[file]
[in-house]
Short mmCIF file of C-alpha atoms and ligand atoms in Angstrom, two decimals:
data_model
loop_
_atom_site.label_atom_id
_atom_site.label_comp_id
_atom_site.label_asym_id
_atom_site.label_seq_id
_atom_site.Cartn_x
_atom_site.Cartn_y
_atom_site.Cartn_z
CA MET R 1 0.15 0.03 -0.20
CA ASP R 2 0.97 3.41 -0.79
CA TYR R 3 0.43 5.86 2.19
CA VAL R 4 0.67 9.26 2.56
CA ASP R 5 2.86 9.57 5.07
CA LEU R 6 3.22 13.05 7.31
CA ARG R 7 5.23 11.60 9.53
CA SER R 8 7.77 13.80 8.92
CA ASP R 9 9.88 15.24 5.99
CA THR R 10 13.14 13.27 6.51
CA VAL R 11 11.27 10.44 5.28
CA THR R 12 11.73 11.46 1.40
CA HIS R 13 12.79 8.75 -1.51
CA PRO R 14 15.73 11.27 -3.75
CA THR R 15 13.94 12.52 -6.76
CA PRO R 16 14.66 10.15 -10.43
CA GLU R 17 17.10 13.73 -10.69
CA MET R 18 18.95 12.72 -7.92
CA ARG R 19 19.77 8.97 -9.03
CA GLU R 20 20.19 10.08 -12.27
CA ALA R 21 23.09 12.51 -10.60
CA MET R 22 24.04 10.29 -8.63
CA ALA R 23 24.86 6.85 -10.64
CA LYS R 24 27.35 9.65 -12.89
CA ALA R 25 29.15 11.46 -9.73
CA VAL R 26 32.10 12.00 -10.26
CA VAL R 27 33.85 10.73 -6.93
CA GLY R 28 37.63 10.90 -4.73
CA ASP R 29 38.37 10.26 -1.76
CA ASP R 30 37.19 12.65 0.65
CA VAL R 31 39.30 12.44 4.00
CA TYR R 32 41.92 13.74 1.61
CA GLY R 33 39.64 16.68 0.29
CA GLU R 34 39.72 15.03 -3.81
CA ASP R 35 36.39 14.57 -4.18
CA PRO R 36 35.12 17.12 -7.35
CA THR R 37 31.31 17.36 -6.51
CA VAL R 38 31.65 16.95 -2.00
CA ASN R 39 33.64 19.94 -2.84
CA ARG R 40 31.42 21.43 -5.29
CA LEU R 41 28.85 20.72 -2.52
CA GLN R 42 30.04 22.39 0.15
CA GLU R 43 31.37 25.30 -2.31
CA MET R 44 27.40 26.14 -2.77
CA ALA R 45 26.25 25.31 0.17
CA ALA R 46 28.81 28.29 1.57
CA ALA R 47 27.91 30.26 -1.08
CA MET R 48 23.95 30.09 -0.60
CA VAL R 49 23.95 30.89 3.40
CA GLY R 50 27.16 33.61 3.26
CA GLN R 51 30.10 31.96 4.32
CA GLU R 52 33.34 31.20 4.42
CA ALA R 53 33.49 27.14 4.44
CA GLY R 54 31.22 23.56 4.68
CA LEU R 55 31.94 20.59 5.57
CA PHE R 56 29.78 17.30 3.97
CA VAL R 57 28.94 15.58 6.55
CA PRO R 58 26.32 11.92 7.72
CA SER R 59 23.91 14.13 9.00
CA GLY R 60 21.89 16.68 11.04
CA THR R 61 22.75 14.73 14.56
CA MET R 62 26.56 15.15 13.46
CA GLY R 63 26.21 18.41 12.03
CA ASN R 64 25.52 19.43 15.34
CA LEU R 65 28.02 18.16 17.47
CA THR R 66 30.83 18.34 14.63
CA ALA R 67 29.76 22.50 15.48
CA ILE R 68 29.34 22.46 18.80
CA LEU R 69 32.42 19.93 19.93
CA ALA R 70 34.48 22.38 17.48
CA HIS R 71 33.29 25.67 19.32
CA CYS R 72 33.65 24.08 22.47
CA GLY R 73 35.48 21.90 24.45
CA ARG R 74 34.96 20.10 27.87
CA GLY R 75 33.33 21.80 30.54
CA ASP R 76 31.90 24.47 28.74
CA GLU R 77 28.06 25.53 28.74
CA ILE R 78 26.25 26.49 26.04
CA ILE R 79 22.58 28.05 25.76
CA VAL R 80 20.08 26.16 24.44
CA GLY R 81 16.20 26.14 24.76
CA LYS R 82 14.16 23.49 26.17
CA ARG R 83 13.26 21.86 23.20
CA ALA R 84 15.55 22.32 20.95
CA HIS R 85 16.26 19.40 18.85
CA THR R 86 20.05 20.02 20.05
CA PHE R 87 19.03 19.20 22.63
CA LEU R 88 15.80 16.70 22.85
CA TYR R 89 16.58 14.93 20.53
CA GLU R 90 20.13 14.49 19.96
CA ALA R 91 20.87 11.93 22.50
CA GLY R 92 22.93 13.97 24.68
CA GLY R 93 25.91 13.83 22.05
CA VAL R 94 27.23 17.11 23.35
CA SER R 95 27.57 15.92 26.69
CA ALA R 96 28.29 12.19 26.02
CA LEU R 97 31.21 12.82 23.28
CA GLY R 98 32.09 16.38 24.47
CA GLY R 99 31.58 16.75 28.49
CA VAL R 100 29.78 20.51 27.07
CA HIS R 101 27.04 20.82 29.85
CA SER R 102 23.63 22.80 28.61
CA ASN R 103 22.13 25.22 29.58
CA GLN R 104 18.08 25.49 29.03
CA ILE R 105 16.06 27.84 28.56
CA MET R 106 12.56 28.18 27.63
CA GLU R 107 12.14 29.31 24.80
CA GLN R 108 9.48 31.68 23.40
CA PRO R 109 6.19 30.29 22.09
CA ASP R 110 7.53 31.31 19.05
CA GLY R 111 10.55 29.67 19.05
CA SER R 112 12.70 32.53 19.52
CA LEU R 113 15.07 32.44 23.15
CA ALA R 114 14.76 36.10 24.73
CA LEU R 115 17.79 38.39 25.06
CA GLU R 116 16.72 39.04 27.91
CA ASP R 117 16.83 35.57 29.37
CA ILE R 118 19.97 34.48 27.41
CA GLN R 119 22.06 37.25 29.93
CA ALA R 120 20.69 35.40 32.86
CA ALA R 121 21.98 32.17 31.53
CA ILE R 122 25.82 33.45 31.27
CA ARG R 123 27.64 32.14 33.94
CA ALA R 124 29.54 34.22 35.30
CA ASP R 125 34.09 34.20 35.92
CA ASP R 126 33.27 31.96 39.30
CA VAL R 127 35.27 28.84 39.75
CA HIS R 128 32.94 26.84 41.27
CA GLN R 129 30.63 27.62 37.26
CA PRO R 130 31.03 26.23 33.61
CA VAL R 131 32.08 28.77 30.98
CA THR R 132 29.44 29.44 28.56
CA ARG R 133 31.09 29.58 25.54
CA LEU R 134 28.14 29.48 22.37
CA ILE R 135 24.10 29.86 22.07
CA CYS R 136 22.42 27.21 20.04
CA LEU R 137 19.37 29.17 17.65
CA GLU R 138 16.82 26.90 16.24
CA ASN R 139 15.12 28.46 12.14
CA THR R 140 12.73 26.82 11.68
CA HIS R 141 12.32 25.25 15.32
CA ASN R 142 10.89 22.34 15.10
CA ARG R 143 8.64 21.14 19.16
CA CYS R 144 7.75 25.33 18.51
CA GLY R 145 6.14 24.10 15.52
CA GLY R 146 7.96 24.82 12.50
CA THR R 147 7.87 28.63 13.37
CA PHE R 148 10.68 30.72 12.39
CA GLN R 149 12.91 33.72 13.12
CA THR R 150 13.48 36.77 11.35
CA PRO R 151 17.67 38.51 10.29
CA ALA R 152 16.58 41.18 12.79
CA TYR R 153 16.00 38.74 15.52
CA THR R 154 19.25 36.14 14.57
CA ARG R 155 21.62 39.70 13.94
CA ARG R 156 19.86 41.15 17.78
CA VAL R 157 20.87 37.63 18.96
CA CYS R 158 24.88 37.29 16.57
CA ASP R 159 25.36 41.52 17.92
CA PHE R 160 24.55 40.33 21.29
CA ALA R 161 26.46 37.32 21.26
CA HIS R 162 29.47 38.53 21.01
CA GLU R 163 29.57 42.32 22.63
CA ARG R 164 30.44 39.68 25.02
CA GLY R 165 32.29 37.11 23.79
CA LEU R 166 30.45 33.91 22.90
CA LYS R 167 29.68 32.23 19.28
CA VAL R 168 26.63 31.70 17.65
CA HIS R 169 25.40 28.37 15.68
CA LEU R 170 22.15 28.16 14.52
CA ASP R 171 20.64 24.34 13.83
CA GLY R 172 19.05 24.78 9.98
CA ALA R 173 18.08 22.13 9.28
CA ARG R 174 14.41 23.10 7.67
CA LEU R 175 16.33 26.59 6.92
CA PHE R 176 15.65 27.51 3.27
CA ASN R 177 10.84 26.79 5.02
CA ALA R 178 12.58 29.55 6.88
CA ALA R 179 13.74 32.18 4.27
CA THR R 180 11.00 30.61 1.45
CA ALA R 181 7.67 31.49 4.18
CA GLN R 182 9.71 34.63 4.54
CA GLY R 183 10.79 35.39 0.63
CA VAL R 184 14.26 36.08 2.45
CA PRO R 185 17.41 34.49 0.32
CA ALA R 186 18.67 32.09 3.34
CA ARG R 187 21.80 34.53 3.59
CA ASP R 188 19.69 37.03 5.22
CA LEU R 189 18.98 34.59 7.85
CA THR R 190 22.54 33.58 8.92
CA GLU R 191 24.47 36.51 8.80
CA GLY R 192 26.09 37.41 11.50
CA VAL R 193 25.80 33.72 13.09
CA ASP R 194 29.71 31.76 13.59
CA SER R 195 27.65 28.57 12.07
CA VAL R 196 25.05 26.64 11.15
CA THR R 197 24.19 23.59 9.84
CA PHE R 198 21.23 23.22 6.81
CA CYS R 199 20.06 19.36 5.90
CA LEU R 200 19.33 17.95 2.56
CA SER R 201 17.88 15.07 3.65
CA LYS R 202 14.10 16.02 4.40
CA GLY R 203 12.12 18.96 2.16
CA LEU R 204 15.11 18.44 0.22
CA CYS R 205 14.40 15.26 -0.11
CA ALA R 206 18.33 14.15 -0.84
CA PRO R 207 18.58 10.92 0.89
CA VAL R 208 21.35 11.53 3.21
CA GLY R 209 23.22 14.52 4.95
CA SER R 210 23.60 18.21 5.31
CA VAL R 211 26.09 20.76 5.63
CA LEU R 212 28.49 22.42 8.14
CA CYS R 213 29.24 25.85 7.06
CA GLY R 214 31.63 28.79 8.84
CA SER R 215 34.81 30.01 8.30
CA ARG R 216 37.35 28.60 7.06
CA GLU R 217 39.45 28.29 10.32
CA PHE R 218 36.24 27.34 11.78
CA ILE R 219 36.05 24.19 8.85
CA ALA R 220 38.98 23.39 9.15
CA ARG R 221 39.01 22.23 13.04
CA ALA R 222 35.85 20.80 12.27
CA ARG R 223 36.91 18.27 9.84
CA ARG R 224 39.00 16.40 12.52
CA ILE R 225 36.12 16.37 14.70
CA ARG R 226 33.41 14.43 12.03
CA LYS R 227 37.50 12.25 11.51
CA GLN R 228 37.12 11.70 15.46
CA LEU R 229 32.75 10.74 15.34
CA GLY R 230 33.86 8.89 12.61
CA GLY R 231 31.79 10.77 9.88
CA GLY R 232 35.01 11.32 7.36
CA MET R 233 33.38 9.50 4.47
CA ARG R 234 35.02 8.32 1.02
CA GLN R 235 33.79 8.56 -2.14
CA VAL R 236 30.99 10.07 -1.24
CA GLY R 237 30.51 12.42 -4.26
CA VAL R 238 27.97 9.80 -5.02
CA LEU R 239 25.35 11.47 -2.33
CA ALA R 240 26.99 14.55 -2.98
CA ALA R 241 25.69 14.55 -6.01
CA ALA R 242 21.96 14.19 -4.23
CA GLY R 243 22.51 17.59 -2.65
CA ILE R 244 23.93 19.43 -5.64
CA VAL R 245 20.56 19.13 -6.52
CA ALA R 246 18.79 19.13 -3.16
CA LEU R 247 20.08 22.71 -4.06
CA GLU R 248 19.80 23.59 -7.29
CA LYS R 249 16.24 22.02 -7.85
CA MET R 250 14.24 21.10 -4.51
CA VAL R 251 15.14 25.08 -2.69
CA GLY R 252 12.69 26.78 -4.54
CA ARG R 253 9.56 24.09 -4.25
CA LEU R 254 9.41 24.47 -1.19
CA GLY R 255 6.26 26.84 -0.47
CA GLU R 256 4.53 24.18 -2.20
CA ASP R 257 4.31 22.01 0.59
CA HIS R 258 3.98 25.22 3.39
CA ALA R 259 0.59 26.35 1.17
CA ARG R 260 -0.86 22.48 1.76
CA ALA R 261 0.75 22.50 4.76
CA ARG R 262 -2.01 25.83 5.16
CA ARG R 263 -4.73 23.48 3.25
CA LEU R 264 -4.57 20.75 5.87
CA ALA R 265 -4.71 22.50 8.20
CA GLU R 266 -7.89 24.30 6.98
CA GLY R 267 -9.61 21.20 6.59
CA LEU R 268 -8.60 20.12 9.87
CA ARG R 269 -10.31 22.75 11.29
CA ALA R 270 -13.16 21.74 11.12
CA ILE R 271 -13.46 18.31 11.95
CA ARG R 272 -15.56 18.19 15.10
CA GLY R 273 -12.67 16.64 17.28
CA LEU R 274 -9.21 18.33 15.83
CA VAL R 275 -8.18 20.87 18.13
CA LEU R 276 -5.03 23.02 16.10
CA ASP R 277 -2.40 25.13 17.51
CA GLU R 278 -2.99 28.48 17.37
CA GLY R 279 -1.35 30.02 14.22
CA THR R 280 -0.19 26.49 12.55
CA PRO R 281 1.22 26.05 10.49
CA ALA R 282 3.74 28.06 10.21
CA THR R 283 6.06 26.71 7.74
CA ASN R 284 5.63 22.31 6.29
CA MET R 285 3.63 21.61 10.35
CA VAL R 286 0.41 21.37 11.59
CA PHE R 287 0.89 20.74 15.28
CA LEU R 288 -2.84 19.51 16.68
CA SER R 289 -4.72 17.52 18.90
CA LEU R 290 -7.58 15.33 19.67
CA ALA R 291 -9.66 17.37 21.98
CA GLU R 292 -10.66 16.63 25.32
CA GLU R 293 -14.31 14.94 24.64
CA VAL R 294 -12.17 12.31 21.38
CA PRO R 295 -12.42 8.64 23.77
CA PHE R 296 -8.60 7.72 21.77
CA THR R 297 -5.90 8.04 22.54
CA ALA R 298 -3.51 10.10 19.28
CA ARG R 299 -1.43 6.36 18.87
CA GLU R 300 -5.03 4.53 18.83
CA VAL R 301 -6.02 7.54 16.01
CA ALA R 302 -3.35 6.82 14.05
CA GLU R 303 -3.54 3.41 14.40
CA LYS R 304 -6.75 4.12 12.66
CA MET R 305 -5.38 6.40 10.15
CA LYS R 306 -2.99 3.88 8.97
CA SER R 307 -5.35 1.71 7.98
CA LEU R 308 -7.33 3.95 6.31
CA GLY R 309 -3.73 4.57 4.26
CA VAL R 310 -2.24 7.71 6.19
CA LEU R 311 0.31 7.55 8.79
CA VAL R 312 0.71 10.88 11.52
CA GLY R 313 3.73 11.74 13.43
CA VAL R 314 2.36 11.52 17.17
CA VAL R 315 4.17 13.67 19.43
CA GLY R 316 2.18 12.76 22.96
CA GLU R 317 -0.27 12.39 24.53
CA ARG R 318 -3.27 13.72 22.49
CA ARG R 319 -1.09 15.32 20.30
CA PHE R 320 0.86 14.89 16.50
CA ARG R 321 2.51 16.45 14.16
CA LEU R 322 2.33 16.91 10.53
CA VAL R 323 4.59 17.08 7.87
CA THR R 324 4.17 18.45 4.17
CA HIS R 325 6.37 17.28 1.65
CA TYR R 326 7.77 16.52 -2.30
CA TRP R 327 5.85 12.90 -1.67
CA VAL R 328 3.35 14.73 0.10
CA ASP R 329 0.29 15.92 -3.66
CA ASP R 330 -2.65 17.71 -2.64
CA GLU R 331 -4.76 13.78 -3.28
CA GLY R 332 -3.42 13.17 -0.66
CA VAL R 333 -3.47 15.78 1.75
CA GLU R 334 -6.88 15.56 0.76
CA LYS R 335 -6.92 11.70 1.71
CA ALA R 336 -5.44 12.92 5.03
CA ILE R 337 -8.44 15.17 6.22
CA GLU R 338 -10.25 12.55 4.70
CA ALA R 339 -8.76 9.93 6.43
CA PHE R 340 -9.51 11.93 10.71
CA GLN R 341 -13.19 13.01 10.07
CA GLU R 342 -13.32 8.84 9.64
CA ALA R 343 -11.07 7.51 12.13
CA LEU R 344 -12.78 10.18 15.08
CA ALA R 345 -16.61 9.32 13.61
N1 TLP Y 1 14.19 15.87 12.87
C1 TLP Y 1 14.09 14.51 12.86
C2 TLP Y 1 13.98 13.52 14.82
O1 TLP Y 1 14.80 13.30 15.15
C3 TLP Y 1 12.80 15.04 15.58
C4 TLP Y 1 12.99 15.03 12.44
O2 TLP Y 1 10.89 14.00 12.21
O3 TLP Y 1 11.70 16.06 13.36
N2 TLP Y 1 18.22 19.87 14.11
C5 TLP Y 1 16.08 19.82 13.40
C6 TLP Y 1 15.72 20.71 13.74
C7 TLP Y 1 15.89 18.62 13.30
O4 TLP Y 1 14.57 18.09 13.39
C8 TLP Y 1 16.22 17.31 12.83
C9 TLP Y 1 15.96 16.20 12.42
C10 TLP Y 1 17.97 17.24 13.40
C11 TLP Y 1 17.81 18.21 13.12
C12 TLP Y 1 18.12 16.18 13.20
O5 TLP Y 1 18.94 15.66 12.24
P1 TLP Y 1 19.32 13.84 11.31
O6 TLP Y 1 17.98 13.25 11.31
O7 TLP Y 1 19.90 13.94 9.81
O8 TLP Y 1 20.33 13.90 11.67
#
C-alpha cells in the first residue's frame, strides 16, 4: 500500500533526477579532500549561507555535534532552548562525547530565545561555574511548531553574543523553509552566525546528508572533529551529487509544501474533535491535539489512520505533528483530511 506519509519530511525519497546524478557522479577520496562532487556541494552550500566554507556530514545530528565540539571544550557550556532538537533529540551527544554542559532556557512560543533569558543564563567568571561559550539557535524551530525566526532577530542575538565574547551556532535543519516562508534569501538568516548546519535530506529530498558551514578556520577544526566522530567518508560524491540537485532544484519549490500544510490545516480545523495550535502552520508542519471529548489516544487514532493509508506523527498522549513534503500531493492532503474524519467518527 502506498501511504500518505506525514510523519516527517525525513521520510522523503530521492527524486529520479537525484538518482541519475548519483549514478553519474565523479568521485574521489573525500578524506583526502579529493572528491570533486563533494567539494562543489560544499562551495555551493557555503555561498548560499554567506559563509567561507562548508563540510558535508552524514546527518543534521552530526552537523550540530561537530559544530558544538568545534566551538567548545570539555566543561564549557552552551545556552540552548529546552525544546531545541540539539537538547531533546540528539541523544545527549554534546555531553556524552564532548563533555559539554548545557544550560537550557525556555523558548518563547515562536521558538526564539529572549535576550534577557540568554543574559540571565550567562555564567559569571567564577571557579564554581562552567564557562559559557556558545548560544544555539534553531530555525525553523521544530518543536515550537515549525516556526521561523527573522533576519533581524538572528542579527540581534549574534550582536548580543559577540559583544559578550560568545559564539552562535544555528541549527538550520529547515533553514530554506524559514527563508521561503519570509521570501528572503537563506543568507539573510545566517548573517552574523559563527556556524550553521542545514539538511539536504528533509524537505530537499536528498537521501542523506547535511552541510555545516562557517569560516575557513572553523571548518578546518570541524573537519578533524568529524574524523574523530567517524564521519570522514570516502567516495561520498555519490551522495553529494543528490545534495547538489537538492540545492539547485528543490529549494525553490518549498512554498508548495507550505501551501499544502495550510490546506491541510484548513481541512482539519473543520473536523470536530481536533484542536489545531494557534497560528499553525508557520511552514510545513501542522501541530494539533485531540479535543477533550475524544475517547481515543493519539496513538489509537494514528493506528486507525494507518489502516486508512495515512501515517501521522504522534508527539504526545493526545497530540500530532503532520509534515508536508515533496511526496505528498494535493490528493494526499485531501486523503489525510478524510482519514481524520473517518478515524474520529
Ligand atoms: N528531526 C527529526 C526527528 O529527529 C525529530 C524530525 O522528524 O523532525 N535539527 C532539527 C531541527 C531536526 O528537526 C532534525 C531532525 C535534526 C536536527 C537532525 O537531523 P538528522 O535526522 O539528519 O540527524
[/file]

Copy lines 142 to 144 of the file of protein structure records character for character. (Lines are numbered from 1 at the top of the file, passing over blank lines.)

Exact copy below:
CA VAL R 131 32.08 28.77 30.98
CA THR R 132 29.44 29.44 28.56
CA ARG R 133 31.09 29.58 25.54